The initial stages of developing an app idea require not only programming skills but also a business concepts, planning and promotion skills. In this material, we’ve pointed out the obvious points that are often overlooked, focusing on the technical side of the issue.
The steps for developing an investor-friendly app idea outlined below will help you and your team answer the question of how to successfully and quickly sell an app idea and create a competitive product in every way. You can also use this information for pitching – demonstrating and defending the app in front of a potential buyer.
- How to sell an app idea: Part 1
- How to sell an app idea: part 2
- How to sell an Apple app idea and… why you shouldn’t do it.
How to sell an app idea: Part 1
Think about the business concept
Define the target audience of your app: develop its “basic profile” taking into account gender, age and education level. This is a very important step, taking it into account will help avoid many mistakes. Also, having a solid target audience will help convince an investor faster.
What to sell
Describe the main features of your application in maximum detail. Explain how the user will interact with it. This way your potential investor (as well as the user) will get a clear idea of what you hope to achieve with your product. Pay attention: a really promising idea must have a clear goal that is missing in existing applications.
Determine what “pains” your app covers. For example, it can be entertainment, saving time and money, etc. This way you immediately determine the niche in the store where you plan to place the app. As in the previous point, focus on specifying the problems that competitors’ apps can’t solve.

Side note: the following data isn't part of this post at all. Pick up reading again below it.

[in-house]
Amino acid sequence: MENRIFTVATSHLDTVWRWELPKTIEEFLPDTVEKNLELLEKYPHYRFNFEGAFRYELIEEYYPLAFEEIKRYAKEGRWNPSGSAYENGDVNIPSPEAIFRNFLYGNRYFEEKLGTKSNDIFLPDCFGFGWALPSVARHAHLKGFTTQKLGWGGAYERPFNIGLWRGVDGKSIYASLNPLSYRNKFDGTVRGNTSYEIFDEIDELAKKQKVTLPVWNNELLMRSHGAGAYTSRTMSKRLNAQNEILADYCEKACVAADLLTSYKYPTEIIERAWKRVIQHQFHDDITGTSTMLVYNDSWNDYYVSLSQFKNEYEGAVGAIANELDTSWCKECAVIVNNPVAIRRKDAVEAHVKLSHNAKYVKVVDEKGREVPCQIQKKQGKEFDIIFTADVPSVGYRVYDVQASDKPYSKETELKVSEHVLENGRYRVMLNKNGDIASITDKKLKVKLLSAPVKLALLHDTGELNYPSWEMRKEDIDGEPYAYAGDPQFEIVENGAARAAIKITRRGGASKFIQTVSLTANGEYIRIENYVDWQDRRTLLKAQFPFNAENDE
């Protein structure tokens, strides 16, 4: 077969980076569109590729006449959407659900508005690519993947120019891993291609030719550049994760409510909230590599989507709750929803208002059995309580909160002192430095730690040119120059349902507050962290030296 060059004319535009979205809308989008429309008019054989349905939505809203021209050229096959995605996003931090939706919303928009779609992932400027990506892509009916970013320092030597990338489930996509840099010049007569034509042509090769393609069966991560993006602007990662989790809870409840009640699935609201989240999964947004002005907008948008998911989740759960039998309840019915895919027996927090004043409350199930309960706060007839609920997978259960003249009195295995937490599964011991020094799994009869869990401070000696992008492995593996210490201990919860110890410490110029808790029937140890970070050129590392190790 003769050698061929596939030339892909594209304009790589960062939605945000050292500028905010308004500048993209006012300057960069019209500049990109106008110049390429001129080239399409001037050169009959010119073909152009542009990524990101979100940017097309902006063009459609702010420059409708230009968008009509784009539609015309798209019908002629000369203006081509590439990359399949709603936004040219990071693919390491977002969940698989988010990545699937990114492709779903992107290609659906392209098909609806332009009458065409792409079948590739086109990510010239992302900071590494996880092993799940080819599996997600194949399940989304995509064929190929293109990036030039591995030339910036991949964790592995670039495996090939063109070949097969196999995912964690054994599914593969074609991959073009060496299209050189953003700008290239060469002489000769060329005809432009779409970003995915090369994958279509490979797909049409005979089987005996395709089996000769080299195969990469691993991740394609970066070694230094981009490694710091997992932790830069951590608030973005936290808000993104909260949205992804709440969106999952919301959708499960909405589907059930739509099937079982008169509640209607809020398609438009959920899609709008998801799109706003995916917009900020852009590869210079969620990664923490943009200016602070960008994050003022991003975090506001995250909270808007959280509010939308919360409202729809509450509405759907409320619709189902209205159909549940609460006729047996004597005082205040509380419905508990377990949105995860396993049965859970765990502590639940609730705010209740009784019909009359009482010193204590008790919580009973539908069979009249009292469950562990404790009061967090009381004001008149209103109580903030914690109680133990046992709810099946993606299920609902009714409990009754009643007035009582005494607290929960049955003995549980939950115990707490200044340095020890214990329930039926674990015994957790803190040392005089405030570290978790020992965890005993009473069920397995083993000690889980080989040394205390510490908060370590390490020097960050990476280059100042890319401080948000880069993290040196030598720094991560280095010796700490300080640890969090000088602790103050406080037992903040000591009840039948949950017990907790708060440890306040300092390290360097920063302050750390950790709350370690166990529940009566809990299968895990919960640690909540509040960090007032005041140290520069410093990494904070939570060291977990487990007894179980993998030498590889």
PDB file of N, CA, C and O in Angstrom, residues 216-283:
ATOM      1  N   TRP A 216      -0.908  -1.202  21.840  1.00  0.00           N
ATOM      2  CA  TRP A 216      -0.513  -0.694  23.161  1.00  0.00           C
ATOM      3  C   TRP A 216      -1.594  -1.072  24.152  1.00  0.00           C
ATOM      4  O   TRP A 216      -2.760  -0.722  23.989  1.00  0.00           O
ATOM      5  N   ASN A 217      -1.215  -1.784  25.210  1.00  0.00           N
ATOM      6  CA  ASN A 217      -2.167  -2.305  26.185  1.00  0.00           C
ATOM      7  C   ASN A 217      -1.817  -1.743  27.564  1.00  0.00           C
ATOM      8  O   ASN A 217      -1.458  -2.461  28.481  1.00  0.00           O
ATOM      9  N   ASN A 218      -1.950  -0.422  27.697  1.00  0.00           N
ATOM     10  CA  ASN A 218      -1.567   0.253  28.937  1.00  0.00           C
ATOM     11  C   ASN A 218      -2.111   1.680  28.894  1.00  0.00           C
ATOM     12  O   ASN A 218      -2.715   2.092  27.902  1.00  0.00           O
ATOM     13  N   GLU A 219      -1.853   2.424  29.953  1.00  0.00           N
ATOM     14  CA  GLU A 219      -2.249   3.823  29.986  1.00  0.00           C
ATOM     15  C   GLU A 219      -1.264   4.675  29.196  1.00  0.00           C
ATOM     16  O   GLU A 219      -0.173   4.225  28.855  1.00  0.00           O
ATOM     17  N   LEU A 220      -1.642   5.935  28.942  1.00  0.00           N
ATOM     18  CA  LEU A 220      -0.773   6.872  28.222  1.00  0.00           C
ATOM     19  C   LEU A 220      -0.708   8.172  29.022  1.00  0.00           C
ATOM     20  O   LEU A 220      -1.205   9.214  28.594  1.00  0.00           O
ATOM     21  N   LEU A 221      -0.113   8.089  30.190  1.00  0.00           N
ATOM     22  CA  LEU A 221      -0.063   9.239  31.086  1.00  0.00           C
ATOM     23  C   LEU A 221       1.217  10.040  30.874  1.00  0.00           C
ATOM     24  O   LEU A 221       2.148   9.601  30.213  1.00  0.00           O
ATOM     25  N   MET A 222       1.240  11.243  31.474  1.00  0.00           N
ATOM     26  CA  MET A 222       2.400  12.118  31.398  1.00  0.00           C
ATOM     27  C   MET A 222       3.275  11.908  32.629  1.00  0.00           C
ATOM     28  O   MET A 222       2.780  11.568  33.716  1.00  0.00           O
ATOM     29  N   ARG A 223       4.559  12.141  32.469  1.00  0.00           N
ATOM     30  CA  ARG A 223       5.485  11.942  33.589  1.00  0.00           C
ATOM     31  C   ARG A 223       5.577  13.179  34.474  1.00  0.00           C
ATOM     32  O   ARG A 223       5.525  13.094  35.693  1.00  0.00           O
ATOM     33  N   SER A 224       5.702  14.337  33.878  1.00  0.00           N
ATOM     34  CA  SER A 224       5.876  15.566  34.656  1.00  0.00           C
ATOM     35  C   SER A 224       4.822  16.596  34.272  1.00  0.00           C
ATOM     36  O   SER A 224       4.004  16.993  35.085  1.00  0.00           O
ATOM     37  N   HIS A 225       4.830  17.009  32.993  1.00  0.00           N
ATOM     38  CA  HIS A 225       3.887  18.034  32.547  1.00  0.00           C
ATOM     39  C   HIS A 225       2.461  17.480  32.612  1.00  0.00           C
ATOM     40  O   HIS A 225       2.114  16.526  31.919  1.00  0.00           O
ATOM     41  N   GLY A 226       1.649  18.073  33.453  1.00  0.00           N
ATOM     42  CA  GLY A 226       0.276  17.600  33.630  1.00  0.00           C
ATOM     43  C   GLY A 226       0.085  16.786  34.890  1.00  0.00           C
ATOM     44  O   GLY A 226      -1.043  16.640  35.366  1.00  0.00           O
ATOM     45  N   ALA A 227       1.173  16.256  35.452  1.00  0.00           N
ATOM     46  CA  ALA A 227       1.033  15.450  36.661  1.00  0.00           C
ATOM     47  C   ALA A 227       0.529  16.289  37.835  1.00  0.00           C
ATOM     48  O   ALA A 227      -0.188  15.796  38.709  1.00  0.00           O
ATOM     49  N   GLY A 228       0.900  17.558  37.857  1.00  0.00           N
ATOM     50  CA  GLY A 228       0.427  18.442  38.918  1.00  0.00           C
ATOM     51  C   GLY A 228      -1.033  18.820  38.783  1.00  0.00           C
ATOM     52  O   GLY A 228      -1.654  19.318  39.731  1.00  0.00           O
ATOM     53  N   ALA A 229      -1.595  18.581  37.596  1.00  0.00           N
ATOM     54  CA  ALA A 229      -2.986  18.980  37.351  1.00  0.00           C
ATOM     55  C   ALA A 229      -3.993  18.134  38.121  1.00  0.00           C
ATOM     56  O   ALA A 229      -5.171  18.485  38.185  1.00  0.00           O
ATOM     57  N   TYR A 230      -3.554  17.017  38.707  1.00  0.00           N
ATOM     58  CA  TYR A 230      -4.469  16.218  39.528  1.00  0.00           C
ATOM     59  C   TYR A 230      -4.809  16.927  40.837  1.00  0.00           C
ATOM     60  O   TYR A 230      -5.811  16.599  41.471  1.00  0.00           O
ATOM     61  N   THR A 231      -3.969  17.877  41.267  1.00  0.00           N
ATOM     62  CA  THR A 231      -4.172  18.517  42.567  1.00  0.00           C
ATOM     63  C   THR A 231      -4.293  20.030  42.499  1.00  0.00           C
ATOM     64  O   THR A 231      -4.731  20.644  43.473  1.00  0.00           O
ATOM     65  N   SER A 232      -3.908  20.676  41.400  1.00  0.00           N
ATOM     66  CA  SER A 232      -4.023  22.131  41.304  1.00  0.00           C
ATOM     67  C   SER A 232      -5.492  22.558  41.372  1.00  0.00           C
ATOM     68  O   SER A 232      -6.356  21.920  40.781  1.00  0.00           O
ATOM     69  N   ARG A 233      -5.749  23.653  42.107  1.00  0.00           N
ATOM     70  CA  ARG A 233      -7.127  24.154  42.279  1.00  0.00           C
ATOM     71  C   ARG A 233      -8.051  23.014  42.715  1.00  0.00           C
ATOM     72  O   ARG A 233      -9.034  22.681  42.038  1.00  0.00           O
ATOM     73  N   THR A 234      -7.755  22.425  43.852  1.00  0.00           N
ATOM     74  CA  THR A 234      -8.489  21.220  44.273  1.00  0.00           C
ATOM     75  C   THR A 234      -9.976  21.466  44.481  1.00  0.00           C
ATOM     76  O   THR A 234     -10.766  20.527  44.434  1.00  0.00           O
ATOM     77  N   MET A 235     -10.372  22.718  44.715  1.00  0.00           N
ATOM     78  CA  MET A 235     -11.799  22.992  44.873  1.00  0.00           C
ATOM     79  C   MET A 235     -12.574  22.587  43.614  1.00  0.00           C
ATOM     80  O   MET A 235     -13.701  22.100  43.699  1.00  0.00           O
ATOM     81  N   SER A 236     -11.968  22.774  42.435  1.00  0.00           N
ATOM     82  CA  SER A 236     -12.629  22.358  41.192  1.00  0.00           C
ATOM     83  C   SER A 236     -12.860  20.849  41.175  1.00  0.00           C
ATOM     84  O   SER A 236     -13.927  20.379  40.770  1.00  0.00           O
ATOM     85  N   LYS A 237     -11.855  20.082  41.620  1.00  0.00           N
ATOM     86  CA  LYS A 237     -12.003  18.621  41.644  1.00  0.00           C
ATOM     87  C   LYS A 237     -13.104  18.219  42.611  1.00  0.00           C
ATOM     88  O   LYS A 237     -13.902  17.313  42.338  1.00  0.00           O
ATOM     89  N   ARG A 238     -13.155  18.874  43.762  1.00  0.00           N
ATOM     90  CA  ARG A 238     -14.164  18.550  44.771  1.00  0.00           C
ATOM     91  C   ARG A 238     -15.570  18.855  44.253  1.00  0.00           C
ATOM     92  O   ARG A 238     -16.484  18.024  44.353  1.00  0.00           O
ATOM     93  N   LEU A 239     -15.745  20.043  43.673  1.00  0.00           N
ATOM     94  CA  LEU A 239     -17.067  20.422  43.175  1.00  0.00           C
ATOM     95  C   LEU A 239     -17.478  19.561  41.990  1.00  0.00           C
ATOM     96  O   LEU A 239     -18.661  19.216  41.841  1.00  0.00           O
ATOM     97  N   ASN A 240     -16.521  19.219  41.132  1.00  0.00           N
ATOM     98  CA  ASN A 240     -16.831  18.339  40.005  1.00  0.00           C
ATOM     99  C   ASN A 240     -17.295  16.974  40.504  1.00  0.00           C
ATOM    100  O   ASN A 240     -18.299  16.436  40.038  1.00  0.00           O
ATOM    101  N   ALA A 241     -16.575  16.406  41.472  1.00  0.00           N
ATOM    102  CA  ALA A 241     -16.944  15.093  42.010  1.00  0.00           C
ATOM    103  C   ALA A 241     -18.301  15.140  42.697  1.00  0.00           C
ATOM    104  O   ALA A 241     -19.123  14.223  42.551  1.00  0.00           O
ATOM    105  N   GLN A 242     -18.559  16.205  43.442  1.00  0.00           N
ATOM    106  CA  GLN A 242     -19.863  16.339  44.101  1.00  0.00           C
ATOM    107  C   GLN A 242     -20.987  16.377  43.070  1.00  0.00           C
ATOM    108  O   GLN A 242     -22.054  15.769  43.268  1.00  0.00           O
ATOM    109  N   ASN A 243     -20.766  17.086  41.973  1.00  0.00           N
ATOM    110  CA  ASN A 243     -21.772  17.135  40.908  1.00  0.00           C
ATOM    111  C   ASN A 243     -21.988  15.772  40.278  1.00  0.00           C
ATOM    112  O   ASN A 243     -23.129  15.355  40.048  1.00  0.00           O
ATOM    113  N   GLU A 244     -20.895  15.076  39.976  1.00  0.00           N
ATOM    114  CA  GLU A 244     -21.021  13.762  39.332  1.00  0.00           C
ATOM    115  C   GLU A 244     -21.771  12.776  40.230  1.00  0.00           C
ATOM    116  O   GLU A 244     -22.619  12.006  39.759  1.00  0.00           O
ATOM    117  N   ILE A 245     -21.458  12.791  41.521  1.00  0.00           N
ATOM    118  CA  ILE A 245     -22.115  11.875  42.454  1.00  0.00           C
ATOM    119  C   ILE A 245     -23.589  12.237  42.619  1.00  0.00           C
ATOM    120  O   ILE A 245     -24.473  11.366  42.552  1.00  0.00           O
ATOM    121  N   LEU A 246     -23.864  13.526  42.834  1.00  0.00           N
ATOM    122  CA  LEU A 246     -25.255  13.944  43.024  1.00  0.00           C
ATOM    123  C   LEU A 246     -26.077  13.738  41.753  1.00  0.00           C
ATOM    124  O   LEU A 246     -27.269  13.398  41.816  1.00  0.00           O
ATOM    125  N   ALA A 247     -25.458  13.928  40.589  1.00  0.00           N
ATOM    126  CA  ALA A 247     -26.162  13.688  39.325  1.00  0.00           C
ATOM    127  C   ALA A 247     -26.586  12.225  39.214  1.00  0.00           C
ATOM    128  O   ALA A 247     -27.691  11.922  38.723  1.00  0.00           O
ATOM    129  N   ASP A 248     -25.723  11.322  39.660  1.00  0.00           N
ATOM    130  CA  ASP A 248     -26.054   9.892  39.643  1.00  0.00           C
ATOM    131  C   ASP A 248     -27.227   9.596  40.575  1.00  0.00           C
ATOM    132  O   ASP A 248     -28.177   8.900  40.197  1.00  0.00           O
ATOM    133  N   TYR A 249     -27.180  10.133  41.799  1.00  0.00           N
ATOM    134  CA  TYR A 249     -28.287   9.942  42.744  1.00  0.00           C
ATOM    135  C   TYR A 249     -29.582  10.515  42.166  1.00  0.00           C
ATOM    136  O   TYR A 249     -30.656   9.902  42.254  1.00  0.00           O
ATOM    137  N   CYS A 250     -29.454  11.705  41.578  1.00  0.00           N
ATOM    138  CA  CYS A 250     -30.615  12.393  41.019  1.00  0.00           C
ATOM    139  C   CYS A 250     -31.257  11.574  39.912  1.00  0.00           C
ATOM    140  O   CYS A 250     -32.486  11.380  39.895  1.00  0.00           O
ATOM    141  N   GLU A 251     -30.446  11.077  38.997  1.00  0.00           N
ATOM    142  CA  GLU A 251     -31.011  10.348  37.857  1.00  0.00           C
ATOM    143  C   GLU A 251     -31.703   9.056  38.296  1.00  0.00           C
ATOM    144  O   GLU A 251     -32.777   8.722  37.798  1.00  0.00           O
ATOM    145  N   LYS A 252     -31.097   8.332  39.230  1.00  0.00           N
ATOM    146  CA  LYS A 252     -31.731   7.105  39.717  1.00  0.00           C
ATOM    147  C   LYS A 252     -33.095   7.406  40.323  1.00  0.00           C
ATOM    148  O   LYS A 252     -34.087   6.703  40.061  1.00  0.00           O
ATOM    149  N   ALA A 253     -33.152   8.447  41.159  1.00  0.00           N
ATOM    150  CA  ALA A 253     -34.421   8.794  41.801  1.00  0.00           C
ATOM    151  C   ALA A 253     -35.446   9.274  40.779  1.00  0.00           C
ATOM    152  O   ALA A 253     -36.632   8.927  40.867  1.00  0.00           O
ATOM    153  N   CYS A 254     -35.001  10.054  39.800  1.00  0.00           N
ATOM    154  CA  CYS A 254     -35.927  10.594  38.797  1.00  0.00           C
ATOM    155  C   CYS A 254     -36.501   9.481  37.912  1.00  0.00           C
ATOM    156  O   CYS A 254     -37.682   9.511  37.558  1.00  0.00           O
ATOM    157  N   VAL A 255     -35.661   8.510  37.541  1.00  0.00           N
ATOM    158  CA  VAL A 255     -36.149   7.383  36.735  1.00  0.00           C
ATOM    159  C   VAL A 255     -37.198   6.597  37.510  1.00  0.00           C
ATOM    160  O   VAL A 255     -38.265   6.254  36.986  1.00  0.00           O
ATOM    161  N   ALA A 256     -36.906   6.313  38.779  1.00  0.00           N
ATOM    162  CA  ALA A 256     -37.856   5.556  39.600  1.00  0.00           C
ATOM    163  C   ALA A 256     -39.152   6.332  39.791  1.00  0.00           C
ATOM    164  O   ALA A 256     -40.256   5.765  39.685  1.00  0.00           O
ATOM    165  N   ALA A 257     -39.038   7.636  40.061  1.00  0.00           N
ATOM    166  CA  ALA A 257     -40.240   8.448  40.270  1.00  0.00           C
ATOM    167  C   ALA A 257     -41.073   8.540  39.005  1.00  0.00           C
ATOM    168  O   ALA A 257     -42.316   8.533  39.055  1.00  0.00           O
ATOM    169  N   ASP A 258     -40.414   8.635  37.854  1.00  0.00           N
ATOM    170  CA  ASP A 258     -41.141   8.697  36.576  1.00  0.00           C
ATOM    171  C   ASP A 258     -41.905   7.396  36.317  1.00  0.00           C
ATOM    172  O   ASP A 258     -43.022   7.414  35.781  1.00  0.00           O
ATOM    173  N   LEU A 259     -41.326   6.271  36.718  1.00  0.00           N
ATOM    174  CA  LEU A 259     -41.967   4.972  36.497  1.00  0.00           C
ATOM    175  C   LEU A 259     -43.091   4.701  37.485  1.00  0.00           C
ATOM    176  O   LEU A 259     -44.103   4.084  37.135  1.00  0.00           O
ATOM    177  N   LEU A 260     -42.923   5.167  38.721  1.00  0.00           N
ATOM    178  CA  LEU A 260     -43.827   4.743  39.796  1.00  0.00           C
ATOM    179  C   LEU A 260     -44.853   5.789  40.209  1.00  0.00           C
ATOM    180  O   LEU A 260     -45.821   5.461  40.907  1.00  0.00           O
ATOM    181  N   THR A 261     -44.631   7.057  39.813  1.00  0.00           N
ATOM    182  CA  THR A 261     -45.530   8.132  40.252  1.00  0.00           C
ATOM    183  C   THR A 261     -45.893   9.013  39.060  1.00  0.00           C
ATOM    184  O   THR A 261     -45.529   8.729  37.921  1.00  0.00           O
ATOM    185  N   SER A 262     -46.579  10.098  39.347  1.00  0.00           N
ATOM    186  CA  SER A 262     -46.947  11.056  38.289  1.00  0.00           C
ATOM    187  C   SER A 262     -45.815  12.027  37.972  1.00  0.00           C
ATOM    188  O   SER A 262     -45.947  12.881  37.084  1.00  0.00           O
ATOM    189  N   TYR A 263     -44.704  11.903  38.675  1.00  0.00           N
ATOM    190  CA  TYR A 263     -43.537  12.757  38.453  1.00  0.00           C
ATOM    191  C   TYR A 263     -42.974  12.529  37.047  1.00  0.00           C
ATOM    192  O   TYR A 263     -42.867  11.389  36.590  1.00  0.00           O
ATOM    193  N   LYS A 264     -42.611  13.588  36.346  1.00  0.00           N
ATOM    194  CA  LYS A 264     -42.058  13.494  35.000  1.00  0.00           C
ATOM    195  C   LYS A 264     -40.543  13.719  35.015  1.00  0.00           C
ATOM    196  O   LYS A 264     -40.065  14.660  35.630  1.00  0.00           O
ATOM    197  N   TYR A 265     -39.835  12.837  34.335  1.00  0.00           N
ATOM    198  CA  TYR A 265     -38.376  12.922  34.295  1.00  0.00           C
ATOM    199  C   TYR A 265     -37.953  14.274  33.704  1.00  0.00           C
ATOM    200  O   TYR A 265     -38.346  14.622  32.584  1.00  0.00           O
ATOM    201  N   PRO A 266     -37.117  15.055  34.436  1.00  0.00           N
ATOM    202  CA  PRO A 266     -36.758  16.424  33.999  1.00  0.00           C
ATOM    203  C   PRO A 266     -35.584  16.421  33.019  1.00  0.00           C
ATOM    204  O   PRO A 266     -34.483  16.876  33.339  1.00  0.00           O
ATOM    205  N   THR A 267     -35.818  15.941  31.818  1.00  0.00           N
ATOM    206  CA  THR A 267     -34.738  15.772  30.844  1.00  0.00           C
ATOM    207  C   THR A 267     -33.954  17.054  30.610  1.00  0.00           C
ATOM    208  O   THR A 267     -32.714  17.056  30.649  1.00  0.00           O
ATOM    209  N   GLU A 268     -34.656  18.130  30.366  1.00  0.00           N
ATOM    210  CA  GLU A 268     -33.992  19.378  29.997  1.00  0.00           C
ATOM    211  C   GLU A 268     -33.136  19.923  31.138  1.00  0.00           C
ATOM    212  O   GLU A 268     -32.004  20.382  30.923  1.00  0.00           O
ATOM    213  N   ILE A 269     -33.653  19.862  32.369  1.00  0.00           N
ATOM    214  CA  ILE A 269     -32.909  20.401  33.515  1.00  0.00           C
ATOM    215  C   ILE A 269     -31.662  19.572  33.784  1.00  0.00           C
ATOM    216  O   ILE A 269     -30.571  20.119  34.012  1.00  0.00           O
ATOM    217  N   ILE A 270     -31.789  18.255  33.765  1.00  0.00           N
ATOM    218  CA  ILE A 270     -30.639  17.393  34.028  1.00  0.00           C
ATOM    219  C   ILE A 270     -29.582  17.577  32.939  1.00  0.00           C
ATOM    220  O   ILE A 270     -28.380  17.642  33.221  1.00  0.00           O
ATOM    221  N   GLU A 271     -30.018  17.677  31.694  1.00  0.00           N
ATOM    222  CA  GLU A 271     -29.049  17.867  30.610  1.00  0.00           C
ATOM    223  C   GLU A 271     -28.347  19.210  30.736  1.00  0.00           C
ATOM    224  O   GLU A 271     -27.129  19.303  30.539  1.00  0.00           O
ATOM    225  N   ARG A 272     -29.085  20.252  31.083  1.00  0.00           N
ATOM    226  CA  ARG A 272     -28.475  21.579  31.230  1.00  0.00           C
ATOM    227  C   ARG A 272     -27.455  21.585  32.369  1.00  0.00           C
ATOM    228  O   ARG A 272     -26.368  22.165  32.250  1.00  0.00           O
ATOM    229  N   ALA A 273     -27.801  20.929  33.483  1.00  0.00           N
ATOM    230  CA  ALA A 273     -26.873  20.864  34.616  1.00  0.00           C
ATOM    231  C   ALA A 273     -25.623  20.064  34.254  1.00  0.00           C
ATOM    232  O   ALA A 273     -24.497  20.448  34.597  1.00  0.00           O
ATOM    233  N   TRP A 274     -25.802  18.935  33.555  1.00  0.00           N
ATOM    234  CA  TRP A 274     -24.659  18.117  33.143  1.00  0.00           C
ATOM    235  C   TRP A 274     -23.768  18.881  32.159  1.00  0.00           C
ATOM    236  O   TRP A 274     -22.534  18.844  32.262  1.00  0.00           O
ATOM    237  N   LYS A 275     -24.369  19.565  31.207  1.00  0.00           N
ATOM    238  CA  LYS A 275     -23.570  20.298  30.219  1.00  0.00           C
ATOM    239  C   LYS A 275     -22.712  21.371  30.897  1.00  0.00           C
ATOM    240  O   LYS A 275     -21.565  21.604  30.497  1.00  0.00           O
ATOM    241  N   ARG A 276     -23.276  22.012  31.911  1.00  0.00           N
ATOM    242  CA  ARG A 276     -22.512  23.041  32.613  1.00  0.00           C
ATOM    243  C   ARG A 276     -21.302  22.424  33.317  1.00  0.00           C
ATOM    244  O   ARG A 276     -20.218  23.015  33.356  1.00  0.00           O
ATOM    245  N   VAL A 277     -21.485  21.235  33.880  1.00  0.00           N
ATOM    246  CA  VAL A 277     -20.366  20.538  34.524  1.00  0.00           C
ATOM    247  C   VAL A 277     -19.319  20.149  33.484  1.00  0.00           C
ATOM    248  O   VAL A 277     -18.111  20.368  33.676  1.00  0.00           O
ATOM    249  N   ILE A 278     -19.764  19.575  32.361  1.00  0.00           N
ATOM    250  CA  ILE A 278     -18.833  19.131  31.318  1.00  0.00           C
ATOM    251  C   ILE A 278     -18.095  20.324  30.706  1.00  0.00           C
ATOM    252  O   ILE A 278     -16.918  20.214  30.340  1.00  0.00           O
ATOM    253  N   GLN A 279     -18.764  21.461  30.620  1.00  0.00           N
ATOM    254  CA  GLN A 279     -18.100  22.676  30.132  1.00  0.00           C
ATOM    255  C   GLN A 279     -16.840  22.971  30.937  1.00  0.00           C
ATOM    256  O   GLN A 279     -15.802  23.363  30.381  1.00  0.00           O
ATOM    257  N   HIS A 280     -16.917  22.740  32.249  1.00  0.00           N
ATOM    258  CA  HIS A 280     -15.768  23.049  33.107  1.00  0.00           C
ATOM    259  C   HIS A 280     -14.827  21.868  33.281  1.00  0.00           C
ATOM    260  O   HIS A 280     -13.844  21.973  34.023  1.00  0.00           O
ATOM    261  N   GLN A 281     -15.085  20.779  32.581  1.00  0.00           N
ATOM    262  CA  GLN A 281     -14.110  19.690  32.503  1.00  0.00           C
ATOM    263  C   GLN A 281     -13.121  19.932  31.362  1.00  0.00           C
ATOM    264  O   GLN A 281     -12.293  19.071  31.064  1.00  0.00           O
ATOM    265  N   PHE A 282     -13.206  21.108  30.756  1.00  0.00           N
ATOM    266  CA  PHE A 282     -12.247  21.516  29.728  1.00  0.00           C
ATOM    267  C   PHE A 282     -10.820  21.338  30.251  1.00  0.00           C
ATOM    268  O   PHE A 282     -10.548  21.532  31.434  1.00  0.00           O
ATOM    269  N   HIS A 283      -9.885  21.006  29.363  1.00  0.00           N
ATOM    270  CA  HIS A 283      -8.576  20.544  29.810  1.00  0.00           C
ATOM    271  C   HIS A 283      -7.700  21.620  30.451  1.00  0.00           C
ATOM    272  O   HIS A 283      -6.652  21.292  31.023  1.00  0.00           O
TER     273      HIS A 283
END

For example, a social media platform makes it easy to keep in touch with each other. If you are working on a fashion application, explain what it does, why and when.
At this point, fully disclose what the advantages of your idea are over similar apps. These advantages should directly reflect the purpose and function of your app. Mention user-friendly design, quality content, and unique features, all of which your team excels at.
Determine ways to make the app profitable. The monetization method you choose depends on your target audience and how they use the app. The most well-known ways are:
- Paid application. Some products or features cost money to download. For example, if you create a fitness app, you can give users access to lessons of increased difficulty only in the paid version. Another example is in-game currency. Users buy it to unlock features, change the design, etc.
- Advertising placement. You can negotiate with companies to provide their content or advertise some of their products that are similar in theme to your app.
Ideally, you need a targeting specialist who will break down what and how you will promote, point by point. Don’t count on a pumped-up investor specialist right away before he or she shows up! Write out ways to promote your product so you can expand your reach. Use as wide a network of channels as possible, and first of all popular social networks. Be attentive to text descriptions: gradual ASO-optimization starts now.
How to sell an app idea: part 2
Development from idea to product
Let’s say you’ve sketched out a conditional plan, taking the above into account. Now on to the practical steps. Implementation and pitching are just around the corner!
Explore the niche